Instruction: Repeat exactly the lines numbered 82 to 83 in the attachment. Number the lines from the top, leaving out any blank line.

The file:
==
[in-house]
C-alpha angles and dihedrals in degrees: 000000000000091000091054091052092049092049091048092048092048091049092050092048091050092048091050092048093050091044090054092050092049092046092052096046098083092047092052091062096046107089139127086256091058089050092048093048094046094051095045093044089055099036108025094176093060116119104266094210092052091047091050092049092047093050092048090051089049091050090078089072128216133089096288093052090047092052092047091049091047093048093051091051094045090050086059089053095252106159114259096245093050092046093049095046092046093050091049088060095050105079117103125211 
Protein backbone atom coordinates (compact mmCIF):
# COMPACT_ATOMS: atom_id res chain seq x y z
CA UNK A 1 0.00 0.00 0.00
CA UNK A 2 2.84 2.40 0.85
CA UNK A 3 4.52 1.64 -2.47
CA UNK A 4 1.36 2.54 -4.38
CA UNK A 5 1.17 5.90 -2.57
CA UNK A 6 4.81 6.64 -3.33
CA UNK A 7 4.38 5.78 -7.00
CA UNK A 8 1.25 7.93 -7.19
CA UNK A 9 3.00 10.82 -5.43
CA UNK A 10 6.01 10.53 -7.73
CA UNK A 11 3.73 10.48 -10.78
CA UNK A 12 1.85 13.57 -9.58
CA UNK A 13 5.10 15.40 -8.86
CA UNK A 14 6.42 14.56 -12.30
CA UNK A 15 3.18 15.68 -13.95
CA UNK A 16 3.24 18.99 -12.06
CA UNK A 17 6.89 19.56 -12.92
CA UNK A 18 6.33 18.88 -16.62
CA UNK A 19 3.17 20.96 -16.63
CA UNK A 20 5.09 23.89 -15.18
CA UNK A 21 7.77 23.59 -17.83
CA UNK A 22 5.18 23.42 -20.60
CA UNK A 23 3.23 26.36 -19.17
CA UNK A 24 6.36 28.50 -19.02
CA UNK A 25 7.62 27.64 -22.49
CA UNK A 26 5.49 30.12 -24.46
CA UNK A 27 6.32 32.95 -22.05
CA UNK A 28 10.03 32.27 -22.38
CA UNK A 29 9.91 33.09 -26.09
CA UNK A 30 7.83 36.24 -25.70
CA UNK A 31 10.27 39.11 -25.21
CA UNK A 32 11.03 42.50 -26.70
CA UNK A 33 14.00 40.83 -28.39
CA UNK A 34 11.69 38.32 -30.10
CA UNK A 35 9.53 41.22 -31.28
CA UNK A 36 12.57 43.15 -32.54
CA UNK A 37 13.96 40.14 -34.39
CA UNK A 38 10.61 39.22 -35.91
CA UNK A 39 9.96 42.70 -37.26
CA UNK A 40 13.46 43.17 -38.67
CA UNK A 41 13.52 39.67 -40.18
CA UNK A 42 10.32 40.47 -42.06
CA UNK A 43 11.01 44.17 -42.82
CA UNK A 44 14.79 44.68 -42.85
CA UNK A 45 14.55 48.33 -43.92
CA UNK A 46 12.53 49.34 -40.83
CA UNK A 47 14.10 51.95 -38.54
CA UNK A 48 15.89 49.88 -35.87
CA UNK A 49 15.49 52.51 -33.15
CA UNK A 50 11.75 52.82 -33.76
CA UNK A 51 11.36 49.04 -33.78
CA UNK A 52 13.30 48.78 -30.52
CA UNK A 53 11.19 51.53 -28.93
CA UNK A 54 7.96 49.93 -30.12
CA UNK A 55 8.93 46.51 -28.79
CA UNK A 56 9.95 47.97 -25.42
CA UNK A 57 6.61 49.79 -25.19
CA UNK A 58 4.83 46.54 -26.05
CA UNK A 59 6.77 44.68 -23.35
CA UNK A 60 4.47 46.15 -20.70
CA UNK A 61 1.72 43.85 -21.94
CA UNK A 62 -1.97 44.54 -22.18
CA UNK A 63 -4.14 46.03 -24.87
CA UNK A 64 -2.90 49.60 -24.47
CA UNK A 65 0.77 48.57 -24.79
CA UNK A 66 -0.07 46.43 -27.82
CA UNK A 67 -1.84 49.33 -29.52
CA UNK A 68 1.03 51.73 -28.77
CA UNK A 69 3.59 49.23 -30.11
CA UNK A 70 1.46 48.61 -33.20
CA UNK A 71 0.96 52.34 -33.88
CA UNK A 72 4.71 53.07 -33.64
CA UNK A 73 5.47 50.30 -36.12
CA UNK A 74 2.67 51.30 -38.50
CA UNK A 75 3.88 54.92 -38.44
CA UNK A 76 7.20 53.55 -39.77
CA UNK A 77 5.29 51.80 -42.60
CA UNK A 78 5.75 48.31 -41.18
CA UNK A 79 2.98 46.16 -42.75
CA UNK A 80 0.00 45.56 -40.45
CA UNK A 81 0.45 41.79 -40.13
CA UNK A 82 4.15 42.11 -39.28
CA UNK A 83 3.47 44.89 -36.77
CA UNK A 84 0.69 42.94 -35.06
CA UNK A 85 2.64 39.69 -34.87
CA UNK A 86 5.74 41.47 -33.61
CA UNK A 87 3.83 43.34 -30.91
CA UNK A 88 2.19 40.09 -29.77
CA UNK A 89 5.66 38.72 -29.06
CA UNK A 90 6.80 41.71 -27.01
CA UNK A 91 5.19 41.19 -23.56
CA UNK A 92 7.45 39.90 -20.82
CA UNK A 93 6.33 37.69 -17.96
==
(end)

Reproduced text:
CA UNK A 78 5.75 48.31 -41.18
CA UNK A 79 2.98 46.16 -42.75